Whilst we’re all aware of the need for improved sustainability to slow climate change, the hospitality industry also needs to take a 360° sustainability approach across the entire organisation. We now become more accountable for social and economic sustainability in line with Agenda 2030 goals, focussing on gender equality, diversity and inclusion while also considering our impact on the communities in which we operate.
4. Hospitality and geopolitical changes
While an event like HIP takes long months of preparation, nobody anticipated the Russia-Ukraine war that shocked the world just weeks before. If COVID wasn’t challenging enough, this conflict is set to impact our sector for the rest of this year, particularly in terms of scarcity and inflation. The European food sector is likely to experience further supply issues, with goods such as wheat, corn and vegetable oil being either scarce or much more expensive than before. Add that to inevitable increases in electricity, oil and gas prices and we will be facing significant cost increases. The question remains as to whether the consumer can absorb such increases, and our attention must turn to optimising processes and operating costs.
5. Cryptocurrency, metaverse and NFTs
Cryptocurrency is already here, with many restaurant chains already accepting this form of payment, such as The Fitzgerald Burger Company in Spain. Gaining customer loyalty will be key over the next few years and Burger King US have launched a campaign to do so by rewarding them with cryptocurrency.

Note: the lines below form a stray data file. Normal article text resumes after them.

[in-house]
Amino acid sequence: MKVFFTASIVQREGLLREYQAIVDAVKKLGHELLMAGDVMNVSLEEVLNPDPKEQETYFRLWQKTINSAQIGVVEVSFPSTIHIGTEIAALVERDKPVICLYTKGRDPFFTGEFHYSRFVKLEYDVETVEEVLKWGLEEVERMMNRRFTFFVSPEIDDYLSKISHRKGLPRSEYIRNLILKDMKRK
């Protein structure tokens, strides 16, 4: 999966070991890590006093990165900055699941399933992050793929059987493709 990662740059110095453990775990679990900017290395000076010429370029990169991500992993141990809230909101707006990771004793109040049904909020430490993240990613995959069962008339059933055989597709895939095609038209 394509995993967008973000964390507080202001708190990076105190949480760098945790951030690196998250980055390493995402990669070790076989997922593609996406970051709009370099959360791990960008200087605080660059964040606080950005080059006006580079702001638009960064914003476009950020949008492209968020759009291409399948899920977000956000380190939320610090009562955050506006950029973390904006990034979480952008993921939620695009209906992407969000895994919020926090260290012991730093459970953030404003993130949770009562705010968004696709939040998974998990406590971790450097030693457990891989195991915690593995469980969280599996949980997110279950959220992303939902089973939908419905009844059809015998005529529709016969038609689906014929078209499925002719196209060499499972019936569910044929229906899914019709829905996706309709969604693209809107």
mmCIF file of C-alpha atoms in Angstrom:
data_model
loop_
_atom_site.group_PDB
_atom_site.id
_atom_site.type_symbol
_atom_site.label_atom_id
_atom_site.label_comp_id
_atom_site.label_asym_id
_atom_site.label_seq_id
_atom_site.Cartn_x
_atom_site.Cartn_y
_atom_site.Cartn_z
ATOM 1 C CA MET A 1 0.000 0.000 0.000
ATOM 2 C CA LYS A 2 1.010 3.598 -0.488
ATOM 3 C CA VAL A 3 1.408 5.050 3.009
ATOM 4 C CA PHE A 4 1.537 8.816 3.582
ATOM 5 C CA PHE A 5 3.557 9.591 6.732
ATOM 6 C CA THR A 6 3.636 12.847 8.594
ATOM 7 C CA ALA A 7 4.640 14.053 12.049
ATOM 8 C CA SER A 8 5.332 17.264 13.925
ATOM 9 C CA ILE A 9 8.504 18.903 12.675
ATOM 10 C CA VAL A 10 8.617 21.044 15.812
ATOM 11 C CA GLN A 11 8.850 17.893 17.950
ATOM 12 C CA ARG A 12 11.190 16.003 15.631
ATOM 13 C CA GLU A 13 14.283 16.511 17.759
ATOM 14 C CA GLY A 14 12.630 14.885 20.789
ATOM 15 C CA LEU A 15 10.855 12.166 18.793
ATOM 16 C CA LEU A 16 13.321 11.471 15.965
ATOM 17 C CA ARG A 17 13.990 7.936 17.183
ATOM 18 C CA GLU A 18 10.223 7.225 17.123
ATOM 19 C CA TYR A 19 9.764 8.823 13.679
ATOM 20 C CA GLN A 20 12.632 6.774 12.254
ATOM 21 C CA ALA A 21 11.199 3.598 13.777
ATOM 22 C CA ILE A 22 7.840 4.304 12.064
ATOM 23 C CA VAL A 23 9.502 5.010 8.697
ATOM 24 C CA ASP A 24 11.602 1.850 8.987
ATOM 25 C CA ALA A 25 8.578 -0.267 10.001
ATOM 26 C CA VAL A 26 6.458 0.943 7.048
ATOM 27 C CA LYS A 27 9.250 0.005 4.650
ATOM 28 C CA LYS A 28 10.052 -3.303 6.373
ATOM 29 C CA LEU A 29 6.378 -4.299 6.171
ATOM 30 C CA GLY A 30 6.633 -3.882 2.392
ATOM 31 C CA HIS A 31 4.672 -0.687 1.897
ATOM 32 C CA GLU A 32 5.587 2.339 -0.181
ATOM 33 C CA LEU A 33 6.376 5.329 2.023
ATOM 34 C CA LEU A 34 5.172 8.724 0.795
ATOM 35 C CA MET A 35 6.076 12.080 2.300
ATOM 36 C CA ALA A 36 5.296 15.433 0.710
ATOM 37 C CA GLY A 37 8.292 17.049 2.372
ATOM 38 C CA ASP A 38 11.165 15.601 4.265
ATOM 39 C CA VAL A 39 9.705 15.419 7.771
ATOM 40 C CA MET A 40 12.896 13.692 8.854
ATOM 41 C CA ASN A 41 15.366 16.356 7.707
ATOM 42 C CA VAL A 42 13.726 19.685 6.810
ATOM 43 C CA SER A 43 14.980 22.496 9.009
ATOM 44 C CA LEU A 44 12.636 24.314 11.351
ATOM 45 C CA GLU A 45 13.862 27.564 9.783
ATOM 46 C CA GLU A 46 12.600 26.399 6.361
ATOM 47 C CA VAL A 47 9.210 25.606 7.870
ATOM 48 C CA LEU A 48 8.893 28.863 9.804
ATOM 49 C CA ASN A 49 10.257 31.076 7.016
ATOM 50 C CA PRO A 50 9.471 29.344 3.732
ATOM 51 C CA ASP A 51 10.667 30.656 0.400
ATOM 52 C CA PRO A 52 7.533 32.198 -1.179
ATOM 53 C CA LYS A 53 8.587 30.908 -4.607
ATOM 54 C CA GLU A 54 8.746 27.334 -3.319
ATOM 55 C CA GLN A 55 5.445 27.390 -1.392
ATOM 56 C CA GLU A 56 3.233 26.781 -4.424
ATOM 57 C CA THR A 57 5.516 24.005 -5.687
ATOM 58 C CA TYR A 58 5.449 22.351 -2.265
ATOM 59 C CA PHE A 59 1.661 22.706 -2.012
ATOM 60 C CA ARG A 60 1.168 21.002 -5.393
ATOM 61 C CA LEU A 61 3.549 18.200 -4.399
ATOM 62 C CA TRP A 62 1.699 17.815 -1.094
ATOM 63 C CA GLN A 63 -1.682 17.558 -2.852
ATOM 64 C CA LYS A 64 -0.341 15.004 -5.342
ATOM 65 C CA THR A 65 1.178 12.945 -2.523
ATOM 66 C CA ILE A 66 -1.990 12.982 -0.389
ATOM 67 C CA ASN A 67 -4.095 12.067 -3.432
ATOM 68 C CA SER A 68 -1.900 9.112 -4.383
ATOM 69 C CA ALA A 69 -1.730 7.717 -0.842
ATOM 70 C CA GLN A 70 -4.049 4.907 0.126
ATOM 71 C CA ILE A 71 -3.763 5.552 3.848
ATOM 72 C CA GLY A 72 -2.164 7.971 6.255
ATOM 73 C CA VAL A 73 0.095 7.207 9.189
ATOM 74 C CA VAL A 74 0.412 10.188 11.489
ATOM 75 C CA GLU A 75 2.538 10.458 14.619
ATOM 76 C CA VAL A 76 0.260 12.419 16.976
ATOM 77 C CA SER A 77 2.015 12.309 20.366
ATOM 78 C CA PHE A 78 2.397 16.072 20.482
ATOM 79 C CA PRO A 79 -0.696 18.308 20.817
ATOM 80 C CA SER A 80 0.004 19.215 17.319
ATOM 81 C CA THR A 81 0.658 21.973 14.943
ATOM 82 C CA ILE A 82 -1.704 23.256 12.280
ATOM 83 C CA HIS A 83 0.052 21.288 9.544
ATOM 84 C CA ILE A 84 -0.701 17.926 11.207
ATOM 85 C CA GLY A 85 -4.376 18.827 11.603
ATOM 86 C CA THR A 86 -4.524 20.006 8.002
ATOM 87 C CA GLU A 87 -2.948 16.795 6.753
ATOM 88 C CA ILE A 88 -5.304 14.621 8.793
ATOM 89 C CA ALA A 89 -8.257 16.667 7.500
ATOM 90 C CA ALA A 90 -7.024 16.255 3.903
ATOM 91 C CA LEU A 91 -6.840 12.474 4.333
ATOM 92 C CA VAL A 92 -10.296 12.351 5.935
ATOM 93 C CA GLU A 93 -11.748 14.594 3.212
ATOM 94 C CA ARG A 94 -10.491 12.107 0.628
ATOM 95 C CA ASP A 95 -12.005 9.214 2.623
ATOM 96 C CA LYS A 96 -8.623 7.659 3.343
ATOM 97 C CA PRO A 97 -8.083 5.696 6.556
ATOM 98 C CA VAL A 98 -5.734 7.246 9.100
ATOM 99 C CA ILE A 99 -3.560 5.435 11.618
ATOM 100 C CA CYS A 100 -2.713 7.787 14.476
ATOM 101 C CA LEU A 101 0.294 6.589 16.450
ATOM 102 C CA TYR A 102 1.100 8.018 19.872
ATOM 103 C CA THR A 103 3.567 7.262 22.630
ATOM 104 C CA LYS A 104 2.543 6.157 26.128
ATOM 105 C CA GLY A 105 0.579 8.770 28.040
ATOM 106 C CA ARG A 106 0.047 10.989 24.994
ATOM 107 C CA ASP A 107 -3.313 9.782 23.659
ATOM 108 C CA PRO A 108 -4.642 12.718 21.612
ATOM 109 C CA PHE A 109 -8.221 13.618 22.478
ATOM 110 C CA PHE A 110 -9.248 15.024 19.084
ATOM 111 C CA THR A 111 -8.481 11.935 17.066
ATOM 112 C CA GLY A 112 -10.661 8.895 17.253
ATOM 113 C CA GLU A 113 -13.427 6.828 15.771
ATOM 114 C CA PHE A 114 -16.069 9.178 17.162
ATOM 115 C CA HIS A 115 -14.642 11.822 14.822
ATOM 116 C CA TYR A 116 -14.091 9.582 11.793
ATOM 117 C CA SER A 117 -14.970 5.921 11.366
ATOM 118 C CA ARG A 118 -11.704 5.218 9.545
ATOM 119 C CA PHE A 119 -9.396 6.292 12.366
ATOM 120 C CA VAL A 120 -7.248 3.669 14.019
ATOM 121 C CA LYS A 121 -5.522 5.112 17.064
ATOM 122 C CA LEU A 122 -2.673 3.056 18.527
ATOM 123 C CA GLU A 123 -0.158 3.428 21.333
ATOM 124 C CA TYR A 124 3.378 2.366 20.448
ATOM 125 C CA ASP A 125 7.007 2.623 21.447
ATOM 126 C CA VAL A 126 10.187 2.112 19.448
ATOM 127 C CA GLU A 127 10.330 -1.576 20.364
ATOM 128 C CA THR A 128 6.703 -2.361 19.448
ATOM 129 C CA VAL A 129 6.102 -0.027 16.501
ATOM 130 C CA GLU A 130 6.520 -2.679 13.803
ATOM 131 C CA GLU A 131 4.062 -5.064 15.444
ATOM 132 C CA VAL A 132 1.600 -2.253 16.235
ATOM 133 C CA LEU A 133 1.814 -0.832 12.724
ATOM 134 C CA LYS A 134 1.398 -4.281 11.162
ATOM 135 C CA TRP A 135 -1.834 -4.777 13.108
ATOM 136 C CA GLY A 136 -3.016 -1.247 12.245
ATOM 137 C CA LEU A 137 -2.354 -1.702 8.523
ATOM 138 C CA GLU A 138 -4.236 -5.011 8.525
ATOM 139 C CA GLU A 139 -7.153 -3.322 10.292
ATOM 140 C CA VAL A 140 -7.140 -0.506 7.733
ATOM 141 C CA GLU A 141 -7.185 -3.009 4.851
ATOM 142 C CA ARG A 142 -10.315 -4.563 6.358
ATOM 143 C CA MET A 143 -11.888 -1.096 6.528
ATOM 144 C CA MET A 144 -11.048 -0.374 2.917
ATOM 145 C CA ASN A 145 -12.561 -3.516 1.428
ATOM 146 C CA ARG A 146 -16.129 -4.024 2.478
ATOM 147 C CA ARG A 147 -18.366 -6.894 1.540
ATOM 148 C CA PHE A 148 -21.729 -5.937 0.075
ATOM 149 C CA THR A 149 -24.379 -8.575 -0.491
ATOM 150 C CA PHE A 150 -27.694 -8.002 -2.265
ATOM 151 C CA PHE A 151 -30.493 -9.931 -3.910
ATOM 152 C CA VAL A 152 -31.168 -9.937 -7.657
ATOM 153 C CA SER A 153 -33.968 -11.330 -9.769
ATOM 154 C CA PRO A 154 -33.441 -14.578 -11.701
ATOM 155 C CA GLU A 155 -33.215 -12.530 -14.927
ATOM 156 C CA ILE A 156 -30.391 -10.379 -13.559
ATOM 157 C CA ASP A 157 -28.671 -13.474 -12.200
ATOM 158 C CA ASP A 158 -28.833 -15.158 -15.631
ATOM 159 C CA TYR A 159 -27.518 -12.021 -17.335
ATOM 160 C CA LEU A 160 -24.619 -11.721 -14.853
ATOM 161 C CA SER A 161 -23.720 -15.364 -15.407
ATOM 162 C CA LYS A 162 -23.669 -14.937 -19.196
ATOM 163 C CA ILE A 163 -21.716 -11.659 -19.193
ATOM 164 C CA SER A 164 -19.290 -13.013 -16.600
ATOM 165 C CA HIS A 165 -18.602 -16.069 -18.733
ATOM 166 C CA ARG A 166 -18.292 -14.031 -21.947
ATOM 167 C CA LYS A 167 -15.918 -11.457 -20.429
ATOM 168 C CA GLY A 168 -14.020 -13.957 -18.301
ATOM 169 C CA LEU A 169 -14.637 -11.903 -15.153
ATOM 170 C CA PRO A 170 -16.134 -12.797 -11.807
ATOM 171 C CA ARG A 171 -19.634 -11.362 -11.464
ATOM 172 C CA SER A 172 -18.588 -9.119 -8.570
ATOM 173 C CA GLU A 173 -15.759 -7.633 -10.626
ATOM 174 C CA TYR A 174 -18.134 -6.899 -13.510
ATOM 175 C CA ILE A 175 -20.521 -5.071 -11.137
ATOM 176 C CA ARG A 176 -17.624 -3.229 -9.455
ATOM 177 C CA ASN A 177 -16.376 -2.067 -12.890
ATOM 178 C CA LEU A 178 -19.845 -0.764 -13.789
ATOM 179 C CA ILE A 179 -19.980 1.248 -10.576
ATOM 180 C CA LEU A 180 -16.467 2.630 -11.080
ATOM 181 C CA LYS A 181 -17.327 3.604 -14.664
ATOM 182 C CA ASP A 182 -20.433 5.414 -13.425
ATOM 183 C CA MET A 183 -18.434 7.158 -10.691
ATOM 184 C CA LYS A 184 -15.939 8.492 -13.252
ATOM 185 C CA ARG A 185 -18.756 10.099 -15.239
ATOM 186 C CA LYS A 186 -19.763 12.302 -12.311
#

Prepare for the metaverse! A message that was loud and clear to all, whether we like the idea or not. Even though the metaverse is still in its inception phase, it’s vital that we begin to understand it and how our customers will expect this kind of hotel and restaurant innovation in the future. We could be ordering a takeaway in the virtual world and eating it at home while enjoying the ambience of the restaurant through VR, in the not-too-distant future.
NFTs should also be part of our strategy, as we could shortly be using them to create unique recipes, special events or marketing campaigns. See just one example of this type of restaurant innovation by the Flyfish Club in New York.
6. Integrated digital management systems
So, while hotel and restaurant technology is never a substitute for people, it should be seen as a tool that facilities our daily lives, reach the best possible performance and be more competitive. The pandemic has significantly accelerated digitisation in the hospitality sector, and they enable us to optimise our operations, productivity and profitability. For example, tools that facilitate more efficient workforce planning and sales forecasting or that help us digitise checklists to stay compliant.
However, there is a multitude of tools on the market and in 2022, the focus will be to be more efficient with fewer tools. All-in-one integrated back-office software solutions enable you to seamlessly manage operations, optimise performance, costs, and offer cross-business analytics. Tools that give your team the best tools for the job, improve their skills and job satisfaction, and that help you retain them for longer.
See what MAPAL OS suite of integrated hospitality management solutions can do for your business.